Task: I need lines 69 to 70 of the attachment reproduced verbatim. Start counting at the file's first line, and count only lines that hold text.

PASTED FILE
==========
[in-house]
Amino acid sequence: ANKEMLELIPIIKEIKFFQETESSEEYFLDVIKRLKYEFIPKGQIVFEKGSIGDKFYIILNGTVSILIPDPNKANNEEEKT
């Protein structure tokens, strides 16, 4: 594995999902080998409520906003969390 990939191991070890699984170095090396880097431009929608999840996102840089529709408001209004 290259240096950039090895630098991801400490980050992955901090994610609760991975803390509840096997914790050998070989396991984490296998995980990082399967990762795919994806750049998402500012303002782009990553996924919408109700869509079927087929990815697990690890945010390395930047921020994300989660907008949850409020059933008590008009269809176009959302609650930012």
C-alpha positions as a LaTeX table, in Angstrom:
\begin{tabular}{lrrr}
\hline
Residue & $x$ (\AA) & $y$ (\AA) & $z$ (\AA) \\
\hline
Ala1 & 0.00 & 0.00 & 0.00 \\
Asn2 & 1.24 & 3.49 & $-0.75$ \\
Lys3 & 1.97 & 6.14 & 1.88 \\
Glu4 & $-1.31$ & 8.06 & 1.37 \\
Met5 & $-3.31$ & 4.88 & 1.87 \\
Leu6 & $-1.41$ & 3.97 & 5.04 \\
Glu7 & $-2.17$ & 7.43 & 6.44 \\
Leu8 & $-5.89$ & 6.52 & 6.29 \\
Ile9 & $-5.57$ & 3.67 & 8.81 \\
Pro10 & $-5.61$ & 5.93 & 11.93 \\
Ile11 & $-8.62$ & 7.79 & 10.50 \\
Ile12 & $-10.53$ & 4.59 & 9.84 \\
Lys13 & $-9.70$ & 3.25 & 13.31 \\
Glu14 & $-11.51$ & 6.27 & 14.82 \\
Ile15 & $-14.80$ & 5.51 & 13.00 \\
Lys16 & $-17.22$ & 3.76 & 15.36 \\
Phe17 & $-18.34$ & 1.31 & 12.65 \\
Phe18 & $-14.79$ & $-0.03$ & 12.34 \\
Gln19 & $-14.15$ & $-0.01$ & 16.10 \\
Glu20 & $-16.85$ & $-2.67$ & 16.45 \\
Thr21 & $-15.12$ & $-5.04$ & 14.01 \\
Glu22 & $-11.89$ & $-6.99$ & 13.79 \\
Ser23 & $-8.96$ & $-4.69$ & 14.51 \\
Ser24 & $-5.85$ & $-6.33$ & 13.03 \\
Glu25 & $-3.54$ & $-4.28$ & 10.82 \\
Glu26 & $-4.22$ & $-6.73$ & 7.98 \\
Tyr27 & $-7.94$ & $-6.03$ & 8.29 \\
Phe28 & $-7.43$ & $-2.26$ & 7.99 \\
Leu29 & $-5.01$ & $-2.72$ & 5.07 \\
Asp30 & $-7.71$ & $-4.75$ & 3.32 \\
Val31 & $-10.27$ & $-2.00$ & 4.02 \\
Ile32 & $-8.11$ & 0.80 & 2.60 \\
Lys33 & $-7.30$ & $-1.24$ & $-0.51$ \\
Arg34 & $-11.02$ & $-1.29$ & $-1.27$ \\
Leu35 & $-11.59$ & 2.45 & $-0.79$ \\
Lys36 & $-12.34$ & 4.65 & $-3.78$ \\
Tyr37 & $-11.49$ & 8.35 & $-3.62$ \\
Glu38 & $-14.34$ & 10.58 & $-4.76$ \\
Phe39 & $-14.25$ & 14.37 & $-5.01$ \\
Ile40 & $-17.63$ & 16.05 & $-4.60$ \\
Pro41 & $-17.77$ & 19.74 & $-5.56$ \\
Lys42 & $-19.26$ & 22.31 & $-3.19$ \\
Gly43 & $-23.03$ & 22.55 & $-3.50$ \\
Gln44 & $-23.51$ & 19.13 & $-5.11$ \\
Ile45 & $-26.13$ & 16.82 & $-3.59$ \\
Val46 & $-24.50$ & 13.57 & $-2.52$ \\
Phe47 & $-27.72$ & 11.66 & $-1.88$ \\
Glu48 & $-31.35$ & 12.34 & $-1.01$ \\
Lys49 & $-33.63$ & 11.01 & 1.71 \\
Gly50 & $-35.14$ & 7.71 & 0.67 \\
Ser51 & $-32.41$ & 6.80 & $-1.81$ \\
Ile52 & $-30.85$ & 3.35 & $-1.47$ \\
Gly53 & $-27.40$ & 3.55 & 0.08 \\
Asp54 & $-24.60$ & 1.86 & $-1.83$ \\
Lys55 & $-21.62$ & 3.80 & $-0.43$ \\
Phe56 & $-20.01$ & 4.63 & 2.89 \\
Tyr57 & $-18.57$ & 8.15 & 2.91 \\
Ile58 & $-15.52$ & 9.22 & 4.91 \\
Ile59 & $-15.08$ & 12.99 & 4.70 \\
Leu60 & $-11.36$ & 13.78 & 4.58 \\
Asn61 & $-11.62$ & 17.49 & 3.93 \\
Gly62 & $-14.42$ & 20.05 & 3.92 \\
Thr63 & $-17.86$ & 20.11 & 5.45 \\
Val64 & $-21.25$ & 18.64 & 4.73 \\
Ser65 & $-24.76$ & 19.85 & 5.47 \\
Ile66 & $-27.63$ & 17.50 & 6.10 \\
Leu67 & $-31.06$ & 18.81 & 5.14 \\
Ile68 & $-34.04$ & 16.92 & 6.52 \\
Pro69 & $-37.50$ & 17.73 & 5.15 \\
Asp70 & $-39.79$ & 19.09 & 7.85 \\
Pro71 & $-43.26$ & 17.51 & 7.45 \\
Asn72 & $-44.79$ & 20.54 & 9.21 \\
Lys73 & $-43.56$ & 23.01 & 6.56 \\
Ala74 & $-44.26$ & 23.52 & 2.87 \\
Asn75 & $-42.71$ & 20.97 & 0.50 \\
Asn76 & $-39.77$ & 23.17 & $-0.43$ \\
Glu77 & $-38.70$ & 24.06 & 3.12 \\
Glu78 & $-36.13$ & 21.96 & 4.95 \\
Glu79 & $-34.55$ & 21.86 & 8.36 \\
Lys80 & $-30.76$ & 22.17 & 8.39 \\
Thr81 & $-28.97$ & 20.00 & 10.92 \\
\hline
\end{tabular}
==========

Asn61 & $-11.62$ & 17.49 & 3.93 \\
Gly62 & $-14.42$ & 20.05 & 3.92 \\